trTransplanting a tree occurs for many reasons. You might be adding square footage to your home. If you do not move the tree, it would be in the center of your new guest bedroom. You might be landscaping. Transplanting the tree would create a more cohesive design. Whatever the reason, your tree needs to be moved.
Tree transplantation isn’t as simple as digging up the roots and placing the tree in a new hole. You need a trained arborist to do the job right. Roots serve many purposes, such as storing nutrients, transporting water, and anchoring the tree in place. If you attempt to prune the roots on your own, it’s highly likely that you will kill the tree. We do not recommend that you attempt moving a tree without an experienced arborist. However, if you insist on transplanting the tree yourself, it’s essential that you tend to the roots properly first. The following are steps to prep your roots before moving;
Measure the diameter of the tree by wrapping a measuring tape around the tree, four feet from the tree’s base. Divide that number by 3.14. Generally, you can safely prune roots that are 3-5 times the diameter away from your tree.
Avoid cutting tree roots if the roots are thicker than two inches wide or the tree is more than two inches in diameter. Contact a professional arborist for the job to be completed safely.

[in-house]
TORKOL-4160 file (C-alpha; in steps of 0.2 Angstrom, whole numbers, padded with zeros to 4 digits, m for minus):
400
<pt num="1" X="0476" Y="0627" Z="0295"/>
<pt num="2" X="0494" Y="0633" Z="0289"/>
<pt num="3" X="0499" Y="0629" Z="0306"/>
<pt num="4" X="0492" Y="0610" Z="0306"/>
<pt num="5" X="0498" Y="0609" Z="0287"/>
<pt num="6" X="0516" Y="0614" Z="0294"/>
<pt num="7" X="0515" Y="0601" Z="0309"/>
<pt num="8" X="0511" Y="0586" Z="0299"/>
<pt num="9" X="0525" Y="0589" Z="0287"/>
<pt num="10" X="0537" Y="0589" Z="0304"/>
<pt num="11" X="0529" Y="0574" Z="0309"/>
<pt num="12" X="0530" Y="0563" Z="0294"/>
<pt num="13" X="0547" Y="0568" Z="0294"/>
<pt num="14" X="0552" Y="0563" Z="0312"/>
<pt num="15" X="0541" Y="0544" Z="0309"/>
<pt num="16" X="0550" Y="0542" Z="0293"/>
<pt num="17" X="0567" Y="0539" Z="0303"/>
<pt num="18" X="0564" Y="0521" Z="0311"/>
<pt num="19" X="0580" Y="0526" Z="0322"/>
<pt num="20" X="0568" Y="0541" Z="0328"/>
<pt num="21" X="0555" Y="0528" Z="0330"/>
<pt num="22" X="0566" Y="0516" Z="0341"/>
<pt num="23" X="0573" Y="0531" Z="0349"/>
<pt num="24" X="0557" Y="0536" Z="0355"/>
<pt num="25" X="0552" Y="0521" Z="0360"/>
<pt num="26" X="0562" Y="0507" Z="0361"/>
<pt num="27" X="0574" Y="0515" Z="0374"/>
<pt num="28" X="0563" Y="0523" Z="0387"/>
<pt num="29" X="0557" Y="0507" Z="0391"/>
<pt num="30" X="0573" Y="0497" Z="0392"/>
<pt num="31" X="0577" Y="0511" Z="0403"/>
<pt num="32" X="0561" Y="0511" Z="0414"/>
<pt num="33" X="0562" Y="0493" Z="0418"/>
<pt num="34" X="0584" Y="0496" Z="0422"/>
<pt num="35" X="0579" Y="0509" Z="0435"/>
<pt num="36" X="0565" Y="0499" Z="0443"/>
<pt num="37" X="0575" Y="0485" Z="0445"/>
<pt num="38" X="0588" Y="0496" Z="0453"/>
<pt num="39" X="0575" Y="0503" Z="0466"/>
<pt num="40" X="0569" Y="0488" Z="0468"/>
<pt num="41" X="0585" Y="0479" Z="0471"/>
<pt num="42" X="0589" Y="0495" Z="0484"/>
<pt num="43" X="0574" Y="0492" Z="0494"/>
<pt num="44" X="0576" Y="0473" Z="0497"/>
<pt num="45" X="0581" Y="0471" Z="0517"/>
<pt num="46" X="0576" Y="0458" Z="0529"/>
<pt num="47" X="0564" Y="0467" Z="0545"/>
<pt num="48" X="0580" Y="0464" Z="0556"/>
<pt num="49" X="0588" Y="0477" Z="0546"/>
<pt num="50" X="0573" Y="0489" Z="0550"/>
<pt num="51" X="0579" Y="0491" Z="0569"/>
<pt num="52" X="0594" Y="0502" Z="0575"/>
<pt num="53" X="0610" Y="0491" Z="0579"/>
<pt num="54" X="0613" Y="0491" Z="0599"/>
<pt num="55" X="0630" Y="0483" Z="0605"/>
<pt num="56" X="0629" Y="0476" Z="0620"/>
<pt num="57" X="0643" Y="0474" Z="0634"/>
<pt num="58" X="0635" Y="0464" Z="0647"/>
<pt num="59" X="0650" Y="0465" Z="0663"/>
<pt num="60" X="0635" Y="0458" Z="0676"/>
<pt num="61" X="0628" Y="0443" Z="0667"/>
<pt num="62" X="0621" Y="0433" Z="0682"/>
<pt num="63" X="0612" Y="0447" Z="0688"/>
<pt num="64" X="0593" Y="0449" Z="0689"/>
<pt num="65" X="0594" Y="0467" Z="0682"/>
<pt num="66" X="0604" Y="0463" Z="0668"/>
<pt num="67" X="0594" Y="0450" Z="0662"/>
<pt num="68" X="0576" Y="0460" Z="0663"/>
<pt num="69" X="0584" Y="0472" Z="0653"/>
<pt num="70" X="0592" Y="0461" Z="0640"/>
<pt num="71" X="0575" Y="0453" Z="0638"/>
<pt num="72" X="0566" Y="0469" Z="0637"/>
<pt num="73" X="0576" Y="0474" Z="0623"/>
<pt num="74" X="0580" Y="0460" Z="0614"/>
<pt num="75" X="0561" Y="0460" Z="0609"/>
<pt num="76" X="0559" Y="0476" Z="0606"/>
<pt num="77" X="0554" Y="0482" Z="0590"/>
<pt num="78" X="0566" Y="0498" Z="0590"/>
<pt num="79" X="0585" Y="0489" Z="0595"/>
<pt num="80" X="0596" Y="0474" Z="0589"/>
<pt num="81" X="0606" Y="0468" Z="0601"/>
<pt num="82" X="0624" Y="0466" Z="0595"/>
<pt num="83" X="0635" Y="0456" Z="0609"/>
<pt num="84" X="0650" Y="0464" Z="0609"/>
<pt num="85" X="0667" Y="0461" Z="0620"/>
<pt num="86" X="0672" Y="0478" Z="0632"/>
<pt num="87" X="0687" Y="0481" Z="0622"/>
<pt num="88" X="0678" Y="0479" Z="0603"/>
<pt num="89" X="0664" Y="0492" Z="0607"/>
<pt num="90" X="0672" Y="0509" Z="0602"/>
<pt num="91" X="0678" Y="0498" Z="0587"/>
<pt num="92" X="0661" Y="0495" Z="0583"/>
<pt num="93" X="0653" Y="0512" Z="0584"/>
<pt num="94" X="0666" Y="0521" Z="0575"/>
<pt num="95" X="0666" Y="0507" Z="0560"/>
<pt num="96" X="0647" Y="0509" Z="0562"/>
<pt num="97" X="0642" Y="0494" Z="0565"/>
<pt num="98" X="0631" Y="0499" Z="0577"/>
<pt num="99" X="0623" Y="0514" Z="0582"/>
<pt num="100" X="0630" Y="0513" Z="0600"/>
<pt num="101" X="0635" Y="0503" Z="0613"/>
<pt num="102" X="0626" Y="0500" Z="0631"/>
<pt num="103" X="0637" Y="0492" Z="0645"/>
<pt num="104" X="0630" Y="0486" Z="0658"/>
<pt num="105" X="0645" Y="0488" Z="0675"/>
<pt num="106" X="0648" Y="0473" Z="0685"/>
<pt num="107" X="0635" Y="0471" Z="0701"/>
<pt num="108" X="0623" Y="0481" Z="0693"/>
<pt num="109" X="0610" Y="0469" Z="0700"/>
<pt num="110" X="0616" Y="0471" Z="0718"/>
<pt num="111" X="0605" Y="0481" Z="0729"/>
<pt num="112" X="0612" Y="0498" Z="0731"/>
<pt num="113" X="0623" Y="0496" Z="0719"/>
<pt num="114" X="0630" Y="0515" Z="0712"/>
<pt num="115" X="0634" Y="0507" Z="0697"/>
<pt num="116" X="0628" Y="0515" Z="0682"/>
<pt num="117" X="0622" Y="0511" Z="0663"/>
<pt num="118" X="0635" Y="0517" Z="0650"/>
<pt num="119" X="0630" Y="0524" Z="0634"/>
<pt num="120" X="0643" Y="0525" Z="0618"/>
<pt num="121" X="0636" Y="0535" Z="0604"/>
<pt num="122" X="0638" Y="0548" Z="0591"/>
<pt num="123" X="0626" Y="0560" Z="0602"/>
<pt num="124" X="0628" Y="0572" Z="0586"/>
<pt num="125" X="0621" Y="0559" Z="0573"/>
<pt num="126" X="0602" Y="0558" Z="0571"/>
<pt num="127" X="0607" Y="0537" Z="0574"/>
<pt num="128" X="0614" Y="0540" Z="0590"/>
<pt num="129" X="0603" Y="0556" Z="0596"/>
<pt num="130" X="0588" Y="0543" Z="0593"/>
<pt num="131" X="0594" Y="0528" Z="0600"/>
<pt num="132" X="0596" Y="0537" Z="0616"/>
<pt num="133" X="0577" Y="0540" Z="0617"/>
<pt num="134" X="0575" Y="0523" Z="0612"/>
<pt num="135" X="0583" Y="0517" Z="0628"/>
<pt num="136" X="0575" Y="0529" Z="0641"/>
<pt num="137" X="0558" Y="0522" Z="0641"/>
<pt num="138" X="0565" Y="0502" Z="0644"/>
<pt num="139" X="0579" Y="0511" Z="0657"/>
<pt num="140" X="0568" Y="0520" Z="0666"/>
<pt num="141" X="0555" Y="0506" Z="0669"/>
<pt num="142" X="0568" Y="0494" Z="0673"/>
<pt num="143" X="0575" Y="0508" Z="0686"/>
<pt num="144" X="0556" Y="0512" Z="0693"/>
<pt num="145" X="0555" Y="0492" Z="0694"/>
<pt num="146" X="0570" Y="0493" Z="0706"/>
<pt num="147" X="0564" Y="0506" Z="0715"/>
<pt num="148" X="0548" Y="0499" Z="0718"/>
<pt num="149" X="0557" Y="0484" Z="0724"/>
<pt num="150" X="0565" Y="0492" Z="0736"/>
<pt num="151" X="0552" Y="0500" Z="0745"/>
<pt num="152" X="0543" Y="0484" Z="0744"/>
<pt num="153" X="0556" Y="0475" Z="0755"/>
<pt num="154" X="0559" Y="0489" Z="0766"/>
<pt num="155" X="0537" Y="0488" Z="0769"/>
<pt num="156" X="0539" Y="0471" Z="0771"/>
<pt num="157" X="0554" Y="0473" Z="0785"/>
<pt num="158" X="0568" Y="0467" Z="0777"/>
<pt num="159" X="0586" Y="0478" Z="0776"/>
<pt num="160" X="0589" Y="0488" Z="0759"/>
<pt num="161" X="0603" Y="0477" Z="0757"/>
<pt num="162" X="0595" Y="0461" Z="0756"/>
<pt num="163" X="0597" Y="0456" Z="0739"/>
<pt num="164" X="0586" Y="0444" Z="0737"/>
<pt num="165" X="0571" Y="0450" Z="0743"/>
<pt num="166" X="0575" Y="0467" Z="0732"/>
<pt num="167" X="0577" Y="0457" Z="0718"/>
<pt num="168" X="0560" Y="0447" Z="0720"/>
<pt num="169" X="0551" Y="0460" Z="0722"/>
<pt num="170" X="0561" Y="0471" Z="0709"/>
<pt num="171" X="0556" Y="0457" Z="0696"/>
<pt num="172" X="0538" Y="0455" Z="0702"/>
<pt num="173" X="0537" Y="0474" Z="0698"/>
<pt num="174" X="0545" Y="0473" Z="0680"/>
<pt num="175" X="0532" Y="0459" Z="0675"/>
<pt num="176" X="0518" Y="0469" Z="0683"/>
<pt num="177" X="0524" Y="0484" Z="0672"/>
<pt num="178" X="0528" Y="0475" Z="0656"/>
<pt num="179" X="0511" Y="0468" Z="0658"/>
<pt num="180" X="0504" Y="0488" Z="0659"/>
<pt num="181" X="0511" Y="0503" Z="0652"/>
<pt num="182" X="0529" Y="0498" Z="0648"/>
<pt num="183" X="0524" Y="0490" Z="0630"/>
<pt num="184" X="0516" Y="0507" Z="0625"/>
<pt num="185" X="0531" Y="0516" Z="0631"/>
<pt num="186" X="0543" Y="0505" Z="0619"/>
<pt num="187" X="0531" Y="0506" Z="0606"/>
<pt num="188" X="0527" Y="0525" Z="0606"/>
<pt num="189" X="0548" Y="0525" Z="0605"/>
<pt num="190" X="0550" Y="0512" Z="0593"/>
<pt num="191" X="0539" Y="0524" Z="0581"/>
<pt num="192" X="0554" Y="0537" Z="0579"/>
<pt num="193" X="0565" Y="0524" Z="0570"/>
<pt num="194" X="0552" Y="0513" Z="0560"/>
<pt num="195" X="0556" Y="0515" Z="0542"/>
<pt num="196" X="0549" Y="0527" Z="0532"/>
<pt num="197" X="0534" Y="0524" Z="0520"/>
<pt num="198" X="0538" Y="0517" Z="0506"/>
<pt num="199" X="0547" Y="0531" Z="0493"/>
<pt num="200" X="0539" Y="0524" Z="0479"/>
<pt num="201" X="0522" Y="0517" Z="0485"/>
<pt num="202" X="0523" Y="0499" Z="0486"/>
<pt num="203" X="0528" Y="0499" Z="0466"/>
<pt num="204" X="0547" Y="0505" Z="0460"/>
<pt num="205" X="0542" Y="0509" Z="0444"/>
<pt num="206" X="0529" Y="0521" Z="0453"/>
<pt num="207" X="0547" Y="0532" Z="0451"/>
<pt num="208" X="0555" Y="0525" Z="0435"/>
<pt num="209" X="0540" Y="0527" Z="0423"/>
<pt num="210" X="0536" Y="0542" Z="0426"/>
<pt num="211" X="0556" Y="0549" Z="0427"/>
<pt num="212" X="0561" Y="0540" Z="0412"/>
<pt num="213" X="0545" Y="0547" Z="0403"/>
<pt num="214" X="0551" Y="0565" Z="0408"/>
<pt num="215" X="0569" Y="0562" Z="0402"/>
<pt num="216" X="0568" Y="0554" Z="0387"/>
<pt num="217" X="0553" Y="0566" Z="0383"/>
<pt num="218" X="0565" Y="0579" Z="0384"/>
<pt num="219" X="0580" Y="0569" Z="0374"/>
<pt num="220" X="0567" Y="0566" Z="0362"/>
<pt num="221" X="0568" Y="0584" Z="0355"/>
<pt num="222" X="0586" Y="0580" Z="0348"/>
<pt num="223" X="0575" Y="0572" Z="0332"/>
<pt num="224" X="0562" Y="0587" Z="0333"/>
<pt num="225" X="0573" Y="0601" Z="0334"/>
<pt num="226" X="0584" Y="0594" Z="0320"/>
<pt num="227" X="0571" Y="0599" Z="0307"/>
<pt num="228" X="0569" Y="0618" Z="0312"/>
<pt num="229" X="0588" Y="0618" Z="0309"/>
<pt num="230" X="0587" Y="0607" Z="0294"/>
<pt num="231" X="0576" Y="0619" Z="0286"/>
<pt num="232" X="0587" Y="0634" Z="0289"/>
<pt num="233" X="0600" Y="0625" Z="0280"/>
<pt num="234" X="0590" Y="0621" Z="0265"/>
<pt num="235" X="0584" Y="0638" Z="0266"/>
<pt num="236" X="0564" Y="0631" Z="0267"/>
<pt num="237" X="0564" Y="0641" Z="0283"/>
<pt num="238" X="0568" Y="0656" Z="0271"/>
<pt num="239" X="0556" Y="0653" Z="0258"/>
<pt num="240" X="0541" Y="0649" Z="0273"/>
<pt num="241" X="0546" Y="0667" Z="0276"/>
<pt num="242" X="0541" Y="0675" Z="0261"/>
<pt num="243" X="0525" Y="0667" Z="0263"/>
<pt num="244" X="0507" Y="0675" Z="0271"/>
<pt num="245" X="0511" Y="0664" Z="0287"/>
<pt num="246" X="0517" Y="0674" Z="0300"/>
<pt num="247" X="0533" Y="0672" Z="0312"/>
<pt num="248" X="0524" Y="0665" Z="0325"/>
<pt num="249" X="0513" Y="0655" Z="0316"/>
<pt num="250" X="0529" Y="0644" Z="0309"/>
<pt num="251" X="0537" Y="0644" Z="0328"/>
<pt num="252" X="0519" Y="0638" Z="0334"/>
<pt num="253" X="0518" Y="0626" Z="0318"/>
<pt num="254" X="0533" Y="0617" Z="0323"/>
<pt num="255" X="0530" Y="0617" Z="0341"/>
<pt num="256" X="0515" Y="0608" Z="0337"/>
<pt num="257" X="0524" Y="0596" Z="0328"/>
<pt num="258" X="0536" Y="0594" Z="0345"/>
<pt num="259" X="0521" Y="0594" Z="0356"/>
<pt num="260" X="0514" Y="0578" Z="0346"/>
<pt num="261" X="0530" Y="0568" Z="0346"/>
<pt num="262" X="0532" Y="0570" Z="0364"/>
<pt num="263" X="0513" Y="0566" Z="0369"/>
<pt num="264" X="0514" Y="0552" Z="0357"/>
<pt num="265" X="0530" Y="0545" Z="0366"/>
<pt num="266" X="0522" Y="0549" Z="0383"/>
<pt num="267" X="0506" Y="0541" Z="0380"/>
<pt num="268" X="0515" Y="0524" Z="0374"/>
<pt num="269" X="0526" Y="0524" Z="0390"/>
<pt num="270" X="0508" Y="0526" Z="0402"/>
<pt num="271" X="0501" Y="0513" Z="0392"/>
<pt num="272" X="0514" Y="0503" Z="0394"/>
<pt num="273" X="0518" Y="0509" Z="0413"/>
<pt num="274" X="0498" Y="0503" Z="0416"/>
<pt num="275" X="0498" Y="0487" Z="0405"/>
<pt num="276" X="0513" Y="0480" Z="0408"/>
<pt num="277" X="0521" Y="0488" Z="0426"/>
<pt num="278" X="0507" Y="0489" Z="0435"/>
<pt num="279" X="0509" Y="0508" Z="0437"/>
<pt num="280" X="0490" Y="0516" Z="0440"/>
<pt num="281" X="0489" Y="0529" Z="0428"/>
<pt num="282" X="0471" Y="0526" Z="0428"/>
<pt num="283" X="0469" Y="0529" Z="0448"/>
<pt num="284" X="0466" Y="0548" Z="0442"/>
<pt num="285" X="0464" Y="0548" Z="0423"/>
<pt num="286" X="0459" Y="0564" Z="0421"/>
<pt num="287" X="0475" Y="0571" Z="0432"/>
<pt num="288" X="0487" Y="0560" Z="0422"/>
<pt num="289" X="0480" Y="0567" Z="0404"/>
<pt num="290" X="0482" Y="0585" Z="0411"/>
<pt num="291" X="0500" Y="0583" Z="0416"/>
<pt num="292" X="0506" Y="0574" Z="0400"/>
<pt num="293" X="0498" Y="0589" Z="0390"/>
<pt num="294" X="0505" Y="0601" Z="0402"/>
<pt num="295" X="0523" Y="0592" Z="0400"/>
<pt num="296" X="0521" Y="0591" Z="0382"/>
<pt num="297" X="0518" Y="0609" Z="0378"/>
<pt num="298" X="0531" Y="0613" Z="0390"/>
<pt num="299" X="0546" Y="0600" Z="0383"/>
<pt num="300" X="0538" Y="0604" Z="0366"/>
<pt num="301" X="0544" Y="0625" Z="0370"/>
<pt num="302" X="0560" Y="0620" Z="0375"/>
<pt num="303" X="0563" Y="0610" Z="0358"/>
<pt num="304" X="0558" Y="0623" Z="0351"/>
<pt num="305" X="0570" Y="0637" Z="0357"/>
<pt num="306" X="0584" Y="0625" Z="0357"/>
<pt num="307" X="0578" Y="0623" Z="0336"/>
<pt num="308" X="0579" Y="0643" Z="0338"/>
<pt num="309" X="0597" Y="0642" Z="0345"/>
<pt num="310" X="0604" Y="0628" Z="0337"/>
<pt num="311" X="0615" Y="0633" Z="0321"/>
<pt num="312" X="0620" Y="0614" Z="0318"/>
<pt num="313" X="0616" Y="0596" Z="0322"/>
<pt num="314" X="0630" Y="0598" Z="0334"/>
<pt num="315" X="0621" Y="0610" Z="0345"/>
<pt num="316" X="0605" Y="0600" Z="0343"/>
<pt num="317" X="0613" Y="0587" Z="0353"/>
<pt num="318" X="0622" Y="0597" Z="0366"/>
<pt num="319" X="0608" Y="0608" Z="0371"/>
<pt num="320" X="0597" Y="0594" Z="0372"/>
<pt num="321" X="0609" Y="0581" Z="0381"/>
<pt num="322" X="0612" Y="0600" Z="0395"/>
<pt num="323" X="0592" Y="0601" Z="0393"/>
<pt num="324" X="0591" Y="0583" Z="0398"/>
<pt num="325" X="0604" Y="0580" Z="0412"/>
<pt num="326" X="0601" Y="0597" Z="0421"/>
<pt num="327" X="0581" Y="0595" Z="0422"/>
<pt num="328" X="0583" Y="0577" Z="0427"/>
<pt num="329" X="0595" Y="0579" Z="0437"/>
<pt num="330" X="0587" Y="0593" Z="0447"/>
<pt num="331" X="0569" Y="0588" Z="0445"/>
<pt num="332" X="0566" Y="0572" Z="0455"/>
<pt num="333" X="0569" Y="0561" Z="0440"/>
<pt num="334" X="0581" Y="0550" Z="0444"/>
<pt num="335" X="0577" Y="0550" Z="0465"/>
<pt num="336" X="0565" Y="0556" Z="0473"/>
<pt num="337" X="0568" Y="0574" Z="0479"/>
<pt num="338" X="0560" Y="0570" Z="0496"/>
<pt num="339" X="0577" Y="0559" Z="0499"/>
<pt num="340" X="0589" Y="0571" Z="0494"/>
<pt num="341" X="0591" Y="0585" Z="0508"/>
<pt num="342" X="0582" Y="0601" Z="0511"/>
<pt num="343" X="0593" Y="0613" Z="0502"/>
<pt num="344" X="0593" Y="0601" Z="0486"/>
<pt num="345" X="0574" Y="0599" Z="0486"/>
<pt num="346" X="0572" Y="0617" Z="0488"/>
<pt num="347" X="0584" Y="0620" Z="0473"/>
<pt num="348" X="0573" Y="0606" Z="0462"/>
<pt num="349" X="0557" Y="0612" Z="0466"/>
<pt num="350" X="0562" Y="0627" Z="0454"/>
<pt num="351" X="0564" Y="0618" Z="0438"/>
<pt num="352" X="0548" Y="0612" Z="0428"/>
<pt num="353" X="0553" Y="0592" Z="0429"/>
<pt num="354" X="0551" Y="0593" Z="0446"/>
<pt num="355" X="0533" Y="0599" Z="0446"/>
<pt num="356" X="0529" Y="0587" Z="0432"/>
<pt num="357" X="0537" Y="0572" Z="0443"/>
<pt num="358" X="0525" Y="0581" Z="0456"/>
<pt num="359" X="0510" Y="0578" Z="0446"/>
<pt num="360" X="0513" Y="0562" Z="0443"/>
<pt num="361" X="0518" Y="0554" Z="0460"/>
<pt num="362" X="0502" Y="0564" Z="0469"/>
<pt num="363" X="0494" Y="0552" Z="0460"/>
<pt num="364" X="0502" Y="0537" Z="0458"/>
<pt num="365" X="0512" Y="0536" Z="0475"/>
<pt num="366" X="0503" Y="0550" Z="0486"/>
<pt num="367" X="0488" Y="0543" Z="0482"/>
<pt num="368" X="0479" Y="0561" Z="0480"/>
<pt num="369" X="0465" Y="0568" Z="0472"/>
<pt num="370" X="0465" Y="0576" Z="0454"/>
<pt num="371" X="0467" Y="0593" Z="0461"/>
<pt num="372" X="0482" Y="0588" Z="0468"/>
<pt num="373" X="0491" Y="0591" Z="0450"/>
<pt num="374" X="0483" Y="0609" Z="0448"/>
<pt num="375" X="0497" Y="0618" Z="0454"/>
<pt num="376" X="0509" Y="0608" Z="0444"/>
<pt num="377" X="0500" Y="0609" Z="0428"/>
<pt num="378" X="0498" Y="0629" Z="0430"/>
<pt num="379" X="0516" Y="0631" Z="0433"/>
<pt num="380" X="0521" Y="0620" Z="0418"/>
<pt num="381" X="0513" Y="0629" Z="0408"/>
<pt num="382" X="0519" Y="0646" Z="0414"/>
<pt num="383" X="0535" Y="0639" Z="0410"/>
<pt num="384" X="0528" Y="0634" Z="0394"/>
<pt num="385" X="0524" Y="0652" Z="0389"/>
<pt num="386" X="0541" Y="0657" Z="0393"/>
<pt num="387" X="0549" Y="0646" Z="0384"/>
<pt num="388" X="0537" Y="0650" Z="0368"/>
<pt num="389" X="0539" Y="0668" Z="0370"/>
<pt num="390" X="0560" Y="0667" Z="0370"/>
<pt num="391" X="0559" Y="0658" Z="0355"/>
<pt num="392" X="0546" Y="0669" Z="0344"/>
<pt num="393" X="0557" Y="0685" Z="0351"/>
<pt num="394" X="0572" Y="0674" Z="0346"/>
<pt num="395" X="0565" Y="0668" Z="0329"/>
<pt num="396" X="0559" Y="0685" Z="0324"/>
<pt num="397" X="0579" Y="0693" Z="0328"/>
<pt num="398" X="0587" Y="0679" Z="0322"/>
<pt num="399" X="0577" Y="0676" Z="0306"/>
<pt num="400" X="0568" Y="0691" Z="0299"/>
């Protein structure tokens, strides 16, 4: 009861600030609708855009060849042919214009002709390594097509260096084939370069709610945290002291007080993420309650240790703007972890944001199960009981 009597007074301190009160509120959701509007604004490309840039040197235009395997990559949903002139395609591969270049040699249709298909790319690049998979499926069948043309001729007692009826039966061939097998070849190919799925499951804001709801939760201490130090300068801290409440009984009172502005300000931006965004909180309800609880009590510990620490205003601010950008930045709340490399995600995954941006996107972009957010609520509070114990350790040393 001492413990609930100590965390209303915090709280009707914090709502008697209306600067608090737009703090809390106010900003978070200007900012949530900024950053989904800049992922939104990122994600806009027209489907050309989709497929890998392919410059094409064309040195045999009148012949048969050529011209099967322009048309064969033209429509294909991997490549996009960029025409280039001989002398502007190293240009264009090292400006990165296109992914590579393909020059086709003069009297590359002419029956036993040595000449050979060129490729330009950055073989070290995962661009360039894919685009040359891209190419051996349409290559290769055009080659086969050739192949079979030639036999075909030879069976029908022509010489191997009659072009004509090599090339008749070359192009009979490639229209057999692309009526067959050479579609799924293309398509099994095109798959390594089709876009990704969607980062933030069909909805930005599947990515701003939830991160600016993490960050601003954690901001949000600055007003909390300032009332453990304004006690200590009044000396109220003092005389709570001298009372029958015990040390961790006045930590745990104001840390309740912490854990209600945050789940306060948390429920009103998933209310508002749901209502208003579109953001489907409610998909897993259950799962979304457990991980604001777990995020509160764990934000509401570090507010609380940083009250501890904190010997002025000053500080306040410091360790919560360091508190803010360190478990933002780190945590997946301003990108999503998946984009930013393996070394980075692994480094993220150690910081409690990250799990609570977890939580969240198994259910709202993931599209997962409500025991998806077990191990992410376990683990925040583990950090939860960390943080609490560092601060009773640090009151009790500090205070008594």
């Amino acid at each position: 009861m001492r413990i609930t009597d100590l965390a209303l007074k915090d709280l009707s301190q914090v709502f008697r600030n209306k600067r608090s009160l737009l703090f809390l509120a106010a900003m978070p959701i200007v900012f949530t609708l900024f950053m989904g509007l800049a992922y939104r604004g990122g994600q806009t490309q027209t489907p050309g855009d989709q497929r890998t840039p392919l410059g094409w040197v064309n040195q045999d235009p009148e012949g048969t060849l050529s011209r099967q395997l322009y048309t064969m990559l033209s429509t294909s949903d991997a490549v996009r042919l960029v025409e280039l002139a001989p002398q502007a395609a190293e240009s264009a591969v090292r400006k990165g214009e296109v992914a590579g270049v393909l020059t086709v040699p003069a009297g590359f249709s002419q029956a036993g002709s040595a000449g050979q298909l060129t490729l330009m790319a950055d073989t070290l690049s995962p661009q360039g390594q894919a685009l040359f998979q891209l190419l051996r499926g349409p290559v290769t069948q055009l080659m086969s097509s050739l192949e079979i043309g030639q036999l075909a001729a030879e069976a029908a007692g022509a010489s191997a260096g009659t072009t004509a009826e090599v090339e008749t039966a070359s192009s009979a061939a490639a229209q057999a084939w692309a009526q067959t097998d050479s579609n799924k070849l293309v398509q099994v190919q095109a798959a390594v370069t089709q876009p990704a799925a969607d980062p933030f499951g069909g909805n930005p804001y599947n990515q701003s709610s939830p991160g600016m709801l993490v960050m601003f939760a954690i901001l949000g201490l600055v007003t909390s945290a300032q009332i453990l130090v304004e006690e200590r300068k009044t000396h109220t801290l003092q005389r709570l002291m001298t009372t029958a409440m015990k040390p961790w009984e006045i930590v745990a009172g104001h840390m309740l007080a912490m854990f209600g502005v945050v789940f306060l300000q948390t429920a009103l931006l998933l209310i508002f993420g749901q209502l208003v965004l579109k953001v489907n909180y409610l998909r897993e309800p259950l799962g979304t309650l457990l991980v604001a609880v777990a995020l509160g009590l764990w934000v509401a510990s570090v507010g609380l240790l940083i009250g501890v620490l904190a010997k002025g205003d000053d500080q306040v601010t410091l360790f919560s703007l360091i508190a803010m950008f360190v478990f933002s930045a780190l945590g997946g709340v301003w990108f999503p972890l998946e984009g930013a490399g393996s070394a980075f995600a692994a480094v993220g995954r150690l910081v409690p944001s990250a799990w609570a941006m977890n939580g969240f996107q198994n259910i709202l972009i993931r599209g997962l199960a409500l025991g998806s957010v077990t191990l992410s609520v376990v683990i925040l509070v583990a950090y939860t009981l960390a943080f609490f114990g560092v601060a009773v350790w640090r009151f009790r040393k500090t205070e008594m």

The best time to prune a tree to be transplanted depends on whether you are moving it in the spring or fall. 6 months is usually the optimum wait time between root pruning and transplanting. Do not move the tree immediately after pruning or you will likely damage the tree.
How-To Cut the Tree Roots
- Determine the size of the new root ball. It should be 10 to 12 inches for each inch of trunk diameter.
- Mark a circle around the tree that’s the width of the new root ball.
- At least 24 hours before cutting roots, water the soil.
- With a sharp spade, use the circle as a guide to cut into tree roots, going about a foot deep.
Now that you pruned the tree and determined the size of the root ball, you can remove the tree roots for transplanting. Take a shovel about five inches out of the circle you made for your new root ball. Then, dig around the root ball about 1-2 feet deep. Cut under the roots to life the new ball.
On average, trees take a year to grow after a transplantation. Some trees take up to five years to grow again. Only transplant a tree if it’s necessary. At Beaver Tree Service, we can help you transplant a tree safely in Medford, Portland, and Beaverton, Oregon. Contact the experts at Beaver Tree to ensure that the job gets done right.